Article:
ABKCO Films’ acclaimed Rolling Stones documentary The Rolling Stones Charlie Is My Darling–Ireland 1965 came out yesterday in Super Deluxe box set, Blu-ray and DVD configurations.
Additionally, the film, which shows never-before-seen footage of the Stones’ first filmed concert event, is set to premiere Nov. 10 in theaters and on DIRECTV’s Audience Network’s Something To Talk About series of socially and culturally relevant documentaries.
Charlie Is My Darling–Ireland 1965 was originally directed by English filmmaker Peter Whitehead, who later directed several music videos for the Stones, and produced by the band’s first manager and producer Andrew Loog Oldham. It was shot during a weekend tour of Ireland just weeks after “(I Can’t Get No) Satisfaction” hit No. 1 on the charts.
But Whitehead’s 35-minute cinema verite version of the film, while legendary, was never released officially. The new ABKCO release, at 65 minutes, is substantially longer and fully realized, with meticulously restored footage. Produced by the Grammy-winning team of producer Robin Klein and director Mick Gochanour (Best Long Form Video for Sam Cooke: Legend), it has new concert footage of performances including “The Last Time,” “Time Is On My Side” and the first-ever concert performance of “(I Can’t Get No) Satisfaction”—all professionally filmed and full of frenzied fan reactions.
Charlie Is My Darling also presents intimate, behind-the-scenes material depicting the young group’s life on the road, including impromptu interviews, songwriting and singing sessions.
All three ABKCO Charlie Is My Darling packagings contain the original Whitehead version of the film, a 50-minute version by Oldham that was first seen in the 1980s, and the new Klein-Gochanour production. The Super Deluxe box set includes both DVD and Blu-ray discs, plus unseen additional performance and other footage shot in Dublin and Belfast in September, 1965.
Also contained in the Super Deluxe set are two CDs: One is the film’s soundtrack and the other a compilation of 13 live recordings the band made during its 1965 U.K. tour. A 10-inch vinyl record of the live material is also included, along with a replica poster promoting the Belfast show; the box also has a 42-page hardcover book including key artwork and photos, vintage press reprints and contemporary essays from Rolling Stone’s David Fricke and Academy Award-winning Irish singer-songwriter/actor Glen Hansard.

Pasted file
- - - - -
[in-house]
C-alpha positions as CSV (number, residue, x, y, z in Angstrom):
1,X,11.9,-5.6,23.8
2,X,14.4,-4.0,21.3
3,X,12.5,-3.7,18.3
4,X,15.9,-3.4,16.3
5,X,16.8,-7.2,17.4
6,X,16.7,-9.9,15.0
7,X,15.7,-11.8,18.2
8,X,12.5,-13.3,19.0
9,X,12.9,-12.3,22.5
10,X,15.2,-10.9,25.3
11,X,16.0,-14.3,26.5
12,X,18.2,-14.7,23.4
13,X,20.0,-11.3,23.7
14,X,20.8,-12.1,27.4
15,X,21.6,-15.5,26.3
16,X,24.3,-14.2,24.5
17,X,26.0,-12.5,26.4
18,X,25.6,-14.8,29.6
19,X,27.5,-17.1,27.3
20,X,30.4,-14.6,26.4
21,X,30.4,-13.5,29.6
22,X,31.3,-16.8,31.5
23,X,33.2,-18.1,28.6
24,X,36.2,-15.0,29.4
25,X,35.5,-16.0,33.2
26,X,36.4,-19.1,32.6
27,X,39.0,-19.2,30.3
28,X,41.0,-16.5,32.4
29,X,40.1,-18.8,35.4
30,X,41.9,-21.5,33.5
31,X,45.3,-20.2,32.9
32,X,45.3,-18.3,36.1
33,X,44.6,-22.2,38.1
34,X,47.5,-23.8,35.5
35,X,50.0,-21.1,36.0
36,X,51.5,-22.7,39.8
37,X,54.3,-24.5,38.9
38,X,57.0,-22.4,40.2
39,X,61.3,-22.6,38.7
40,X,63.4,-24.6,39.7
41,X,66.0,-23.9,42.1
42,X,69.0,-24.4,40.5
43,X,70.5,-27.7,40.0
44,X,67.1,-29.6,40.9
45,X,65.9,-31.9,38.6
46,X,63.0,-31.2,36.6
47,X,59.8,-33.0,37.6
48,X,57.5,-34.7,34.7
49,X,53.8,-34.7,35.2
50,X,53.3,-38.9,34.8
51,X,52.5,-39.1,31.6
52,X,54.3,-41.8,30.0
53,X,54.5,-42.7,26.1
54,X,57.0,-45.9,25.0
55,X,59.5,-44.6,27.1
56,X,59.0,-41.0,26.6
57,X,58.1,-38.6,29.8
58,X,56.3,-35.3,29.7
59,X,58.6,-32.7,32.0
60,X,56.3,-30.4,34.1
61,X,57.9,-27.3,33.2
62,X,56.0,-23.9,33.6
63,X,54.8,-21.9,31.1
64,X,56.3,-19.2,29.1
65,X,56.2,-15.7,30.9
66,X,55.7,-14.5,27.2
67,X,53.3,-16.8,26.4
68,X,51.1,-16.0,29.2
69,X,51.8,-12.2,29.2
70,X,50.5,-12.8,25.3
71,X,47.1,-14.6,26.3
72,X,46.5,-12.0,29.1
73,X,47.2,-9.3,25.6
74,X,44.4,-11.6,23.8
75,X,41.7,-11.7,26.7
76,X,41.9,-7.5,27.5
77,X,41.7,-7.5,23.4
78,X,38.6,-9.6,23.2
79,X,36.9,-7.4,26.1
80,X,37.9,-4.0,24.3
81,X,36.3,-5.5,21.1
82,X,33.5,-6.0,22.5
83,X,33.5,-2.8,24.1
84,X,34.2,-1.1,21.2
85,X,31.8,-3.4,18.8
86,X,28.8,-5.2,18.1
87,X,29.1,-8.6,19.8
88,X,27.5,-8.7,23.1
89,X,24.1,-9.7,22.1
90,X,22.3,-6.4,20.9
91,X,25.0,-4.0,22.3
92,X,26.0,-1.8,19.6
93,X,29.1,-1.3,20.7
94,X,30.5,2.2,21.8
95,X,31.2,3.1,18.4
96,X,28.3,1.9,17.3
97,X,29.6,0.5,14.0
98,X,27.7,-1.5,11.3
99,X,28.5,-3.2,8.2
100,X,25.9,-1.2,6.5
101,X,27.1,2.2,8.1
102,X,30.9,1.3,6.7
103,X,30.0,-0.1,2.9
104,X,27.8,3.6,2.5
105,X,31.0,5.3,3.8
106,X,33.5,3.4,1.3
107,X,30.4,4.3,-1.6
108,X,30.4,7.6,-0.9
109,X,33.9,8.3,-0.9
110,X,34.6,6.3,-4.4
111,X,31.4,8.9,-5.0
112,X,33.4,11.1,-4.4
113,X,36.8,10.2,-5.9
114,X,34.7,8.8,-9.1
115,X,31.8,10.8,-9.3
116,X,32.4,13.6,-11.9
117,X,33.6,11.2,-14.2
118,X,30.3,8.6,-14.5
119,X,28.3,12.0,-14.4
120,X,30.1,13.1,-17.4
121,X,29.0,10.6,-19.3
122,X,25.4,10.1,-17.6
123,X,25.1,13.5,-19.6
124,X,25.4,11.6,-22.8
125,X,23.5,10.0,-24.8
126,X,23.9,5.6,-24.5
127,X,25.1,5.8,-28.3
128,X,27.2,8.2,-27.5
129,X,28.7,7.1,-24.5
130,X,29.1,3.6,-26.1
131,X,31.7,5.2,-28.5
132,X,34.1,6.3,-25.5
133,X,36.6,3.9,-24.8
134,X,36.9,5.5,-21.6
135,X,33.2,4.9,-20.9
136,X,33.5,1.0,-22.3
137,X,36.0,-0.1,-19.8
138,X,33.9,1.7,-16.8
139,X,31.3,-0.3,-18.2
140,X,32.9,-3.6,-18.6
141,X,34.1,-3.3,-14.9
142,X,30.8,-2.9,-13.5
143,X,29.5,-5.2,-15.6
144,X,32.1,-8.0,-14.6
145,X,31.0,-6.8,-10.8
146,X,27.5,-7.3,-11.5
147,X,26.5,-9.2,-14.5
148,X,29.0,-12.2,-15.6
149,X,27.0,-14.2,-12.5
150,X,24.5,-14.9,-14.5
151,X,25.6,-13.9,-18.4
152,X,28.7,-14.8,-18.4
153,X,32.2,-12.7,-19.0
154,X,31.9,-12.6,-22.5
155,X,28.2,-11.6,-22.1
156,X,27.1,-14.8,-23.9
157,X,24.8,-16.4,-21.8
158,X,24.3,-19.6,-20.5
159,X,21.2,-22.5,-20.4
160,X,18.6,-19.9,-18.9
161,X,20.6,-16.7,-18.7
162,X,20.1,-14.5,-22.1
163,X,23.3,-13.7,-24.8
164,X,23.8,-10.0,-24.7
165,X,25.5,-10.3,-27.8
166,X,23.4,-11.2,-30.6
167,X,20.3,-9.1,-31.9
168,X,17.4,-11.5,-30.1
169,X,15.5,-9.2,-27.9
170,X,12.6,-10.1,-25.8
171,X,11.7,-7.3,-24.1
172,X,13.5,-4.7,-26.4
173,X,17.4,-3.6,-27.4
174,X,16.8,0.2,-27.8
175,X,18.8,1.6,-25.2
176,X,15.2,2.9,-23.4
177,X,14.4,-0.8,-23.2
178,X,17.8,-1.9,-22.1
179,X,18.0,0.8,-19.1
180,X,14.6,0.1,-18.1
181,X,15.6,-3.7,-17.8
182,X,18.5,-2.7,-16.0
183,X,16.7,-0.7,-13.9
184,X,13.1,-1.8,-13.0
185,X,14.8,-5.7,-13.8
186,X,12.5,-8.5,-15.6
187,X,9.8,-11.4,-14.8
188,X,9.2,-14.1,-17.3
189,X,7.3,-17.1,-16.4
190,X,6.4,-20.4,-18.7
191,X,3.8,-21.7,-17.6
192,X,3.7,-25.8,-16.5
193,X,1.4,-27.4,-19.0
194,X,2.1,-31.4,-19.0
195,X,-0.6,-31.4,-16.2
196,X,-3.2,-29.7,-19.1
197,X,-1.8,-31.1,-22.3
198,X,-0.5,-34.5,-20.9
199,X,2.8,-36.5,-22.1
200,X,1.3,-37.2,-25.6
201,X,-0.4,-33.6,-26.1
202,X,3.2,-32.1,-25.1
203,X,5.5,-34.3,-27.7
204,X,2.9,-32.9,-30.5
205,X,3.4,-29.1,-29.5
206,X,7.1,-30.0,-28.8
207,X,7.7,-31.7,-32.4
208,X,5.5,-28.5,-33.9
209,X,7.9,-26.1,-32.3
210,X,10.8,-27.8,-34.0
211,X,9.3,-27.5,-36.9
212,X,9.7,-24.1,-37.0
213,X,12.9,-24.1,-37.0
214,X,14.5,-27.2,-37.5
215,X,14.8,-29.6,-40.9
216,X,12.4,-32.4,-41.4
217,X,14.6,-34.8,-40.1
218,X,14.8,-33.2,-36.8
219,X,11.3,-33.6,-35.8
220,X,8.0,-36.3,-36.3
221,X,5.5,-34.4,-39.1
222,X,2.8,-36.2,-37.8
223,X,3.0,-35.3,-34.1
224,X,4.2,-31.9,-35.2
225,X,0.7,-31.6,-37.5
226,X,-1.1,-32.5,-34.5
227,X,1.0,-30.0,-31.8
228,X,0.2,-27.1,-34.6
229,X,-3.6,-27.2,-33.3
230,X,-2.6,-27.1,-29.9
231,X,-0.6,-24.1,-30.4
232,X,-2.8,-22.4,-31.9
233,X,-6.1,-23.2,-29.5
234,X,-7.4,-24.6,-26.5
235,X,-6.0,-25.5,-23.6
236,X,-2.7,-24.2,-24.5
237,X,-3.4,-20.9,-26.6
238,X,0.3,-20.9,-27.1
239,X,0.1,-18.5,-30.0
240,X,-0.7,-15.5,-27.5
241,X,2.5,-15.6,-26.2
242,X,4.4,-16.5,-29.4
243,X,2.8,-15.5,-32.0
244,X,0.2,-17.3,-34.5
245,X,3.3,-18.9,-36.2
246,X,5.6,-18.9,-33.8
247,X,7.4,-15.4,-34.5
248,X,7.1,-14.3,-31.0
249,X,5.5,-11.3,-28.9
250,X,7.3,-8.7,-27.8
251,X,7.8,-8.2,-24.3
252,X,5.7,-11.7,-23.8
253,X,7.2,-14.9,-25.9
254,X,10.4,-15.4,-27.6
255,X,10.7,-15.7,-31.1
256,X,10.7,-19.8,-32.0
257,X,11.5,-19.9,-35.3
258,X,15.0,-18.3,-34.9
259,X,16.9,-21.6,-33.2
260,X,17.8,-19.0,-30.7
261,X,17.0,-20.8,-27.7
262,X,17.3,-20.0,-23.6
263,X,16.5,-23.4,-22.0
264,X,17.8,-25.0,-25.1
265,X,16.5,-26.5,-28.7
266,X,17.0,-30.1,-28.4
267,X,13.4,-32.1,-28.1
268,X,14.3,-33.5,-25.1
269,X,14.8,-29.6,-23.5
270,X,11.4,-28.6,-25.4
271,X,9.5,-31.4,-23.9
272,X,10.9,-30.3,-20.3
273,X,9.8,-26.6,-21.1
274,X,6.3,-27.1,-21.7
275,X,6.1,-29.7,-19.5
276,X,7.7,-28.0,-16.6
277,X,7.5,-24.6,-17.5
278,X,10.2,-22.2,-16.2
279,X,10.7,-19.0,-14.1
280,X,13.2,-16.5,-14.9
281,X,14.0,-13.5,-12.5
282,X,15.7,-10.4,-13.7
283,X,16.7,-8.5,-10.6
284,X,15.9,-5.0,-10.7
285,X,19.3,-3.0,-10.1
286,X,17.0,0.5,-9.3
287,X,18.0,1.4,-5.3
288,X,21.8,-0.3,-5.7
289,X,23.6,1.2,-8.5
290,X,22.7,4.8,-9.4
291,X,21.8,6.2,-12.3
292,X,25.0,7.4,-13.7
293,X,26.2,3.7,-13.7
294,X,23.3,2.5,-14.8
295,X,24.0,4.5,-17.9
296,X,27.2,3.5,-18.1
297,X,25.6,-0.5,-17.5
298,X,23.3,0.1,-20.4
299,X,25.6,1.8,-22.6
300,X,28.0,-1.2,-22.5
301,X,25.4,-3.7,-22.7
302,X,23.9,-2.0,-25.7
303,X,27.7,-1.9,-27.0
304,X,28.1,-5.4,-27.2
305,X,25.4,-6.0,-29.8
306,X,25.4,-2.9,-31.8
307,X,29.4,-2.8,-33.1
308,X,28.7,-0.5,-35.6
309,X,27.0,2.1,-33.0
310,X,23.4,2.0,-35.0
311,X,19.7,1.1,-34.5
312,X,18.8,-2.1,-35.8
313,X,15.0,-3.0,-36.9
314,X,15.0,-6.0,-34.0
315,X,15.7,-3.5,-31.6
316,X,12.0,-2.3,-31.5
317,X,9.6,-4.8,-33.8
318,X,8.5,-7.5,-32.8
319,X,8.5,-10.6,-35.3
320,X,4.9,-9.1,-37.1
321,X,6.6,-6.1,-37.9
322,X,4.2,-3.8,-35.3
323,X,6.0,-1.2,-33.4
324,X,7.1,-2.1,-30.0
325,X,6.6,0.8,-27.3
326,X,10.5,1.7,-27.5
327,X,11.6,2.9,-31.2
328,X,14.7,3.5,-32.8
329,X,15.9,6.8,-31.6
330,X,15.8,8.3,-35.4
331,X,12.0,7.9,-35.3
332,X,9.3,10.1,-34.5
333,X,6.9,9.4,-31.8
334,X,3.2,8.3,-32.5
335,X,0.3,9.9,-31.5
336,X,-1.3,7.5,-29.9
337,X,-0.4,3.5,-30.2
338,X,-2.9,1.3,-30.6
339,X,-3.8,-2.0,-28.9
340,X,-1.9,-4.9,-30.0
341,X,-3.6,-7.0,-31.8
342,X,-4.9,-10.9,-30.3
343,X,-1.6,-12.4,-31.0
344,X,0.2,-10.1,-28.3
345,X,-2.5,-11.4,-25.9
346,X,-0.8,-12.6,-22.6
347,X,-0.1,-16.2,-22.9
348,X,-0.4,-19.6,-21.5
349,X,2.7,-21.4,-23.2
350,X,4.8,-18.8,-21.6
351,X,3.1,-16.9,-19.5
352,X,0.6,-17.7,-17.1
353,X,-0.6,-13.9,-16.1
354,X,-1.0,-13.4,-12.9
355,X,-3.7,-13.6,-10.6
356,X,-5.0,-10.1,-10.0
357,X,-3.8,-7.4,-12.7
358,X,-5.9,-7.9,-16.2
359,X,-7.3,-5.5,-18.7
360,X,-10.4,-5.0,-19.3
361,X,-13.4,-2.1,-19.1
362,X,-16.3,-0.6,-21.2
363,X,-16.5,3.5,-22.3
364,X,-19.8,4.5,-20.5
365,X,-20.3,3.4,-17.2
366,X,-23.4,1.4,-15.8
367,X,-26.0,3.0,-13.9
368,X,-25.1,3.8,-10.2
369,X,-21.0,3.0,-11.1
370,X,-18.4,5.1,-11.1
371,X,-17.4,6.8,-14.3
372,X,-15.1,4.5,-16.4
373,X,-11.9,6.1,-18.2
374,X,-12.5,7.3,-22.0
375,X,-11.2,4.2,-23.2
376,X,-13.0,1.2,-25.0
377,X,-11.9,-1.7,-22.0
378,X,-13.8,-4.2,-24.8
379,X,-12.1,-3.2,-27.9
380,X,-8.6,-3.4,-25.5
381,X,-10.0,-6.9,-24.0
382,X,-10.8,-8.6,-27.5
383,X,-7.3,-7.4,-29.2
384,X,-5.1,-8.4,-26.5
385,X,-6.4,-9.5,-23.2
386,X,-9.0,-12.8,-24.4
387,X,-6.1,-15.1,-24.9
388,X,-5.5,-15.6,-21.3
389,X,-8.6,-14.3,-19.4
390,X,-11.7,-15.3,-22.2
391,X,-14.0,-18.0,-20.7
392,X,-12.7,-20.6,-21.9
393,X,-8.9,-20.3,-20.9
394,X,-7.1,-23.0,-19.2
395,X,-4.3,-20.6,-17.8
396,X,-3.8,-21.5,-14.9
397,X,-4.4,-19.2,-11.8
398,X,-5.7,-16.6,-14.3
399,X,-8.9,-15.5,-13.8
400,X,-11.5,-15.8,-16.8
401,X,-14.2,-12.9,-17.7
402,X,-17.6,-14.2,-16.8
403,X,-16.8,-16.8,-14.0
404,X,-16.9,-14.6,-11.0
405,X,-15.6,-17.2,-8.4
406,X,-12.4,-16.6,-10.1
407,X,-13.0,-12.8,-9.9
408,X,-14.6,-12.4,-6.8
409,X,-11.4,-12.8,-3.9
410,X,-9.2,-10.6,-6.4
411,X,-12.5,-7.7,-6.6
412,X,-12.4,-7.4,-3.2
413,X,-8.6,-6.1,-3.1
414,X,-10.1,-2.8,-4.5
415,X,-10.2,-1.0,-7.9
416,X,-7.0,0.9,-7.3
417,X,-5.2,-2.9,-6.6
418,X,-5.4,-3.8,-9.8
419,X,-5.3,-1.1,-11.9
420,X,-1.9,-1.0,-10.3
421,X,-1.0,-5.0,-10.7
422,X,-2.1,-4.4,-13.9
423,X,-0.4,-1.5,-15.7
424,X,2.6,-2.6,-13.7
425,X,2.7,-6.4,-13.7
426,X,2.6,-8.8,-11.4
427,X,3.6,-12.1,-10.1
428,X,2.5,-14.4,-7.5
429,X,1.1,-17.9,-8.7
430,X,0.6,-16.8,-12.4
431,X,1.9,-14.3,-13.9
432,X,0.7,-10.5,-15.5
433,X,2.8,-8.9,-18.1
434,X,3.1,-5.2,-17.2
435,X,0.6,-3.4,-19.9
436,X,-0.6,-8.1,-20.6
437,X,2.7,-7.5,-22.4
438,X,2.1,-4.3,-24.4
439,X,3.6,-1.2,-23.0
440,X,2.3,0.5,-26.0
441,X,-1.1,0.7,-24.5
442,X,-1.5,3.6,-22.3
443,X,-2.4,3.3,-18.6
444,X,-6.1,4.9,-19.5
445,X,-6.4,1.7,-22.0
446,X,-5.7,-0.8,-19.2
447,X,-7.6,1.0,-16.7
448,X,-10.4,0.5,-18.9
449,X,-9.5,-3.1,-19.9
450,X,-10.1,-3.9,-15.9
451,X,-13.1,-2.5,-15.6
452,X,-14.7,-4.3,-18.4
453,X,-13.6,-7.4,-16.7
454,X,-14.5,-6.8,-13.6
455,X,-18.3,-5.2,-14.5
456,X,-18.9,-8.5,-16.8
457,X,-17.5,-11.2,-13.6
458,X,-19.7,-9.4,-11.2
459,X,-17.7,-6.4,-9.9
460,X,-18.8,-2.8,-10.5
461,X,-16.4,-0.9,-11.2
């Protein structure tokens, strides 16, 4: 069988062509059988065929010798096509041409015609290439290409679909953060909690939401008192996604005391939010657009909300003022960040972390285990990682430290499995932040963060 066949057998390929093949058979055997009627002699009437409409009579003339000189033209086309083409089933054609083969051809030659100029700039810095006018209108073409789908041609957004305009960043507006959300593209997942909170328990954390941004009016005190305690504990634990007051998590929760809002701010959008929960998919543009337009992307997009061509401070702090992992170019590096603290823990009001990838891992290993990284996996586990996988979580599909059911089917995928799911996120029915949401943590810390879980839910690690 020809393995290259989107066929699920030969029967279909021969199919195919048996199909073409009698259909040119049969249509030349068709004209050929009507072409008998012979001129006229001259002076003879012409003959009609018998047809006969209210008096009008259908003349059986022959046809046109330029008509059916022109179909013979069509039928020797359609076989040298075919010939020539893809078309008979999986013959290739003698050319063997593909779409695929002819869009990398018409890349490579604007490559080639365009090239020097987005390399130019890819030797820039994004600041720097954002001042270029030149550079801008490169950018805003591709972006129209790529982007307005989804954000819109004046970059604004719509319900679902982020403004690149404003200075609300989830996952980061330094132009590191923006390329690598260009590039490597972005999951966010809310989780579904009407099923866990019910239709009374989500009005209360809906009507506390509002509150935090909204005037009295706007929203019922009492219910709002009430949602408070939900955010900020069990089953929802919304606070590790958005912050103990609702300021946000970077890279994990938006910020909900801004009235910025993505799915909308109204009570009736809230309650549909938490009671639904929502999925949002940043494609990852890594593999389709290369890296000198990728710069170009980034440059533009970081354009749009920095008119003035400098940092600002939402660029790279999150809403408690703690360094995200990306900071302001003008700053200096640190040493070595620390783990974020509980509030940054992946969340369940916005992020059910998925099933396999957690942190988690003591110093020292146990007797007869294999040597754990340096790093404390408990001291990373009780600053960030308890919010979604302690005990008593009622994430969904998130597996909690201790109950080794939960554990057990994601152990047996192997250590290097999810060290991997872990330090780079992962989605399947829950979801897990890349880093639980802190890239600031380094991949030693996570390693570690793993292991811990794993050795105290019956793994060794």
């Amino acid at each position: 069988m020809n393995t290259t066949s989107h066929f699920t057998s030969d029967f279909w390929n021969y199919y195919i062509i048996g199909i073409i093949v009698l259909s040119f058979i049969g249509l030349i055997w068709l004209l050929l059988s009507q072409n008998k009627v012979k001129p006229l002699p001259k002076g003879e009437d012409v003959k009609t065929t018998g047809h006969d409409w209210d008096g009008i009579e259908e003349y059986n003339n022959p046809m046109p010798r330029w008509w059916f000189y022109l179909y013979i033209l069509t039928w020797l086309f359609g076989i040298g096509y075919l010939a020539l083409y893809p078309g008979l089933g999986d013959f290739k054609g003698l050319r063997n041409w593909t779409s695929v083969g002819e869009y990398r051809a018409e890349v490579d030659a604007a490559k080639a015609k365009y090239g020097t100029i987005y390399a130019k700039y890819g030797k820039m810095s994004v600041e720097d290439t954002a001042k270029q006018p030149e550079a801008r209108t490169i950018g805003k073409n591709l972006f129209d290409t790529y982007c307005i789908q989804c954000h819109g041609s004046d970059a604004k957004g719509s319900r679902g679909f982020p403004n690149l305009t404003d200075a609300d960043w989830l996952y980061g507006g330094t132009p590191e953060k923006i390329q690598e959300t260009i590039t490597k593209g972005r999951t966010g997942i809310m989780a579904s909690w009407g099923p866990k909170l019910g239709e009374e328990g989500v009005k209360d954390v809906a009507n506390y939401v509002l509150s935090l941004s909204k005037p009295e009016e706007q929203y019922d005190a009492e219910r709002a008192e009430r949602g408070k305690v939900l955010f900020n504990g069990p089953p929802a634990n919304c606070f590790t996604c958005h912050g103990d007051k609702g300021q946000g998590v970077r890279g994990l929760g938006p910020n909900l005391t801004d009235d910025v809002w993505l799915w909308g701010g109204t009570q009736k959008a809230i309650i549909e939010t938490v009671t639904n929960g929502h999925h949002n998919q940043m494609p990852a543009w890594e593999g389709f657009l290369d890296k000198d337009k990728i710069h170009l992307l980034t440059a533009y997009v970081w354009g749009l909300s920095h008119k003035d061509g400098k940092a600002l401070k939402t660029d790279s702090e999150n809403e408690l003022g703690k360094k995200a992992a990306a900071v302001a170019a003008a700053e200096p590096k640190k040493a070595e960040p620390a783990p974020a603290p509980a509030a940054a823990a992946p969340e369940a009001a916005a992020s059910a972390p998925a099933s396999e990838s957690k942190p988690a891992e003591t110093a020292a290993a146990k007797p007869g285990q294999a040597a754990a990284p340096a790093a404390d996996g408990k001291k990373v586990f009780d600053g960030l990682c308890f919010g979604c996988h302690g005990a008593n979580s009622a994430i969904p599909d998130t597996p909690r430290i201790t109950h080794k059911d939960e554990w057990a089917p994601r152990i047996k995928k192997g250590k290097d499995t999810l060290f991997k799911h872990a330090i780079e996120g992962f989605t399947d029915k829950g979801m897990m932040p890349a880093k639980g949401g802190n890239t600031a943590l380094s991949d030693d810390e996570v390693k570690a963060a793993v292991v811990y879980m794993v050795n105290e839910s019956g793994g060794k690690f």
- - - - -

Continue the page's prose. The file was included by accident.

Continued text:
Oldham had wanted Whitehead to travel with the group and film them.
“The Beatles had done Hard Days Night,” says Klein. “Everybody was looking toward film, so Andrew hired Peter to see what the Stones would be like around a camera and get them used to the idea—‘get their celluloid legs,’ in Andrewspeak. So Peter was there for everything: when they were writing songs, on the train and public transportation. ‘Satisfaction’ was No. 1, but they were in Ireland, where people kind of knew who they were, but not really.”
The Stones did four 35-minute shows in two nights in Ireland, before returning to London and then heading to Los Angeles to record “Get Off Of My Cloud.” According to Klein, there was no documentation relating to the scenes in Whitehead’s original Charlie version. ABKCO, she says, also discovered last year that much of the film’s negatives hadn’t been exposed.
“The film was not supposed to come out, but Peter got angry at Andrew and showed it at a festival,” continues Klein. “Andrew didn’t want to put it out, as he and the Stones were more concerned with touring and songwriting. So it was shelved, like the Rock And Roll Circus [the legendary The Rolling Stones Rock And Roll Circus program, starring the Stones and guests including John Lennon and Eric Clapton, which ABKCO eventually released on DVD].”
“But parts of it emerged on [‘60s TV shows] Shindig! and Top Of The Pops when the Stones were unable to perform live because they were touring,” Klein adds. “Andrew cut it up as music video and farmed it out, and that’s how it got seen—if it got seen.”
She stresses, however, that the new ABKCO version of Charlie Is My Darling is not a “restoration project” as such.